Internationally known standards exist by which the spectrum of particle sizes over which the aggregate should be graded for a given mechanical strength, may be determined.

FIGS. 1 to 6 illustrate the recommendations for the grading of aggregate particle sizes in accordance with British Standard BS882 zone 1 (FIG. 1); British Standard BS882 zone 2 (FIG. 2); British Standard BS882 zone 3 (FIG. 3); British Standard BS882 zone 4 (FIG. 4); German Standard DIN1045 (FIG. 5) and American Standard ASTMC33 (FIG. 6). These Figures are graphs plotting sieve mesh numbers/sizes against the percentage, by weight, of aggregate particles passing therethrough. In each Figure, upper and lower spectrum lines are shown and for an aggregate to meet one of these Standards, its spectrum line should fall somewhere between the two upper and lower spectrum lines shown.

In accordance with preferred features of the present invention a cementitious composition includes an aggregate which consists of conductive particles, in the specific examples now to be considered calcined oil coke, which are graded as if they were a normal aggregate to be introduced into a basic concrete mix. By applying the principles of grading set out in the National Standards illustrated in FIGS. 1 to 6 to calcined oil coke as opposed to conventional aggregate, not only have concretes resulted which are of satisfactory structural strength, but also of extremely low resistance -- normally at least as low as 2Ω centimeter.

Whilst the best results have been found to be obtained by grading the calcined oil coke in accordance with one or more of the above mentioned Standards, since maximum strength and minimum electrical resistance may thereby be obtained, the calcined oil coke may be graded over a spectrum of particle sizes lying outside of the recommendations discussed above, where, for example, the structural material is to be used as a screed or rendering in which mechanical strength is not of paramount importance. Grading the calcined oil coke particle sizes over a spectrum of particle sizes giving a distribution of particle sizes not in accordance with one of the National Standards will still be found to give a useful reduction in resistivity compared, for example, with a concrete, which has conductive material added of similar nominal particle size.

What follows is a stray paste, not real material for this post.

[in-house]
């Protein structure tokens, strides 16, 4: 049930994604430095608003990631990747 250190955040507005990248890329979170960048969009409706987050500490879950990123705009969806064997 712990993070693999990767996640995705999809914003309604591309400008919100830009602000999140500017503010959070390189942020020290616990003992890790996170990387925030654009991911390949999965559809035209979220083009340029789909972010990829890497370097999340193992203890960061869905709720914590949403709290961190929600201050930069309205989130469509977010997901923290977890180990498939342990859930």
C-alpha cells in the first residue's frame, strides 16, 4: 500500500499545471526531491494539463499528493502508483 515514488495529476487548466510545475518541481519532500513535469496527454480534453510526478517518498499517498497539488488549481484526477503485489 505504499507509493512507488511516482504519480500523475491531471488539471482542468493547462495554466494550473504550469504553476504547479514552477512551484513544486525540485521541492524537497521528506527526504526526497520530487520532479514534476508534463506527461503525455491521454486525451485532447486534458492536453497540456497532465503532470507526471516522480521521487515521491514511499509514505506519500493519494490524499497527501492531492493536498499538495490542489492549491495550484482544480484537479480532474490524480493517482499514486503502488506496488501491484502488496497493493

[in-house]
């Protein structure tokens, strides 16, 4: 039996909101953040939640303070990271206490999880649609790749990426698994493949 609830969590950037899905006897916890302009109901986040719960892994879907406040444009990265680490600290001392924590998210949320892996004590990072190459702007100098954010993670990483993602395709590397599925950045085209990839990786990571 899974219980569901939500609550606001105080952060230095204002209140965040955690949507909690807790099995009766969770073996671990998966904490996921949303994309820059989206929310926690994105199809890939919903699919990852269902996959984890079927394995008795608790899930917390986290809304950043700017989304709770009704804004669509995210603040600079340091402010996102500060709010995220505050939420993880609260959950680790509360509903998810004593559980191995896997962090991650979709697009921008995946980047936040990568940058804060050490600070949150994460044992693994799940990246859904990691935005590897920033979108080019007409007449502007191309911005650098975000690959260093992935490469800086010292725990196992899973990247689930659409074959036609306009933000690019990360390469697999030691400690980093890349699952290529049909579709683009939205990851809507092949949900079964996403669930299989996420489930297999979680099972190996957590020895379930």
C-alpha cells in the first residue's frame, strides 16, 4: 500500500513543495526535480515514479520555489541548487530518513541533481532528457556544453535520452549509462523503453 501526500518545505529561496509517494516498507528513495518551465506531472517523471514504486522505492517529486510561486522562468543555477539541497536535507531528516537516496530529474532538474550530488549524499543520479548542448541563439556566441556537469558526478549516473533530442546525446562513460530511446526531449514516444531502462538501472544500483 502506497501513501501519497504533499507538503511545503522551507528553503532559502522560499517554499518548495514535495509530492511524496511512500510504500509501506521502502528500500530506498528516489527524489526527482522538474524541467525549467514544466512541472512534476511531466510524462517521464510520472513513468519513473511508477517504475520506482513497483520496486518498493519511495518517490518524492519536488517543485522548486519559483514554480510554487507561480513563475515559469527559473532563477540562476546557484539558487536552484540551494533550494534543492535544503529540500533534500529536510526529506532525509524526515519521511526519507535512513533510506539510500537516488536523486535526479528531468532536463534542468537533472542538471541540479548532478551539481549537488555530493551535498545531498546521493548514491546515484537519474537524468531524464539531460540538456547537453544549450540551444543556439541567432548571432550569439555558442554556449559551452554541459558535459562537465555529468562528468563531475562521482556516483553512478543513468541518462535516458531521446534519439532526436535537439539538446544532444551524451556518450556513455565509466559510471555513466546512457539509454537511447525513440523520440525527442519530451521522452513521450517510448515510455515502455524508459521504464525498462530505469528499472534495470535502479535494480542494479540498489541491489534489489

FIG. 7 sets out the spectrum limits of BS882, DIN1045 and ASTMC33 together on one graph. For satisfactory mechanical strength and satisfactory low resistance, it may be considered satisfactory to grade the particle sizes of the calcined oil coke over a spectrum of sizes which falls somewhere within the extreme limits of the combined specifications represented in FIG. 7.